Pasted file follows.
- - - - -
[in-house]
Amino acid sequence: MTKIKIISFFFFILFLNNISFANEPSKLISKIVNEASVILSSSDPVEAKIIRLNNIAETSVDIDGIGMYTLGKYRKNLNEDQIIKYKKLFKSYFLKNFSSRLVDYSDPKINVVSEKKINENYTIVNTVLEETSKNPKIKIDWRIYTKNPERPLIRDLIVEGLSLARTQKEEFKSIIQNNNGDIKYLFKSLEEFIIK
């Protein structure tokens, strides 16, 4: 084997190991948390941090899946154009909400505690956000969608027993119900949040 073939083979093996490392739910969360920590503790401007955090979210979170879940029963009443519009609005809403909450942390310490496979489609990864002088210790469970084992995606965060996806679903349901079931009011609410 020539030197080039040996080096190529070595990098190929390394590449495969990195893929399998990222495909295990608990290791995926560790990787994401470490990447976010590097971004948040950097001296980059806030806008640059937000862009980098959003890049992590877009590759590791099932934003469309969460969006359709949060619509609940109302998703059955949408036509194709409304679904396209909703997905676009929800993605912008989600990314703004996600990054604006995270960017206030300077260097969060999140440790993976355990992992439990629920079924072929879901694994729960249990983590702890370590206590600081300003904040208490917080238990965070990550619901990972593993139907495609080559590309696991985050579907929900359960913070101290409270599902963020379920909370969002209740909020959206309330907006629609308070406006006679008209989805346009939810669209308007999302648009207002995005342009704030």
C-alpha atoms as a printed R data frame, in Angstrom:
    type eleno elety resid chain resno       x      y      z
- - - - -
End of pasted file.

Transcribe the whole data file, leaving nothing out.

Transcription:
[in-house]
Amino acid sequence: MTKIKIISFFFFILFLNNISFANEPSKLISKIVNEASVILSSSDPVEAKIIRLNNIAETSVDIDGIGMYTLGKYRKNLNEDQIIKYKKLFKSYFLKNFSSRLVDYSDPKINVVSEKKINENYTIVNTVLEETSKNPKIKIDWRIYTKNPERPLIRDLIVEGLSLARTQKEEFKSIIQNNNGDIKYLFKSLEEFIIK
């Protein structure tokens, strides 16, 4: 084997190991948390941090899946154009909400505690956000969608027993119900949040 073939083979093996490392739910969360920590503790401007955090979210979170879940029963009443519009609005809403909450942390310490496979489609990864002088210790469970084992995606965060996806679903349901079931009011609410 020539030197080039040996080096190529070595990098190929390394590449495969990195893929399998990222495909295990608990290791995926560790990787994401470490990447976010590097971004948040950097001296980059806030806008640059937000862009980098959003890049992590877009590759590791099932934003469309969460969006359709949060619509609940109302998703059955949408036509194709409304679904396209909703997905676009929800993605912008989600990314703004996600990054604006995270960017206030300077260097969060999140440790993976355990992992439990629920079924072929879901694994729960249990983590702890370590206590600081300003904040208490917080238990965070990550619901990972593993139907495609080559590309696991985050579907929900359960913070101290409270599902963020379920909370969002209740909020959206309330907006629609308070406006006679008209989805346009939810669209308007999302648009207002995005342009704030």
C-alpha atoms as a printed R data frame, in Angstrom:
    type eleno elety resid chain resno       x      y      z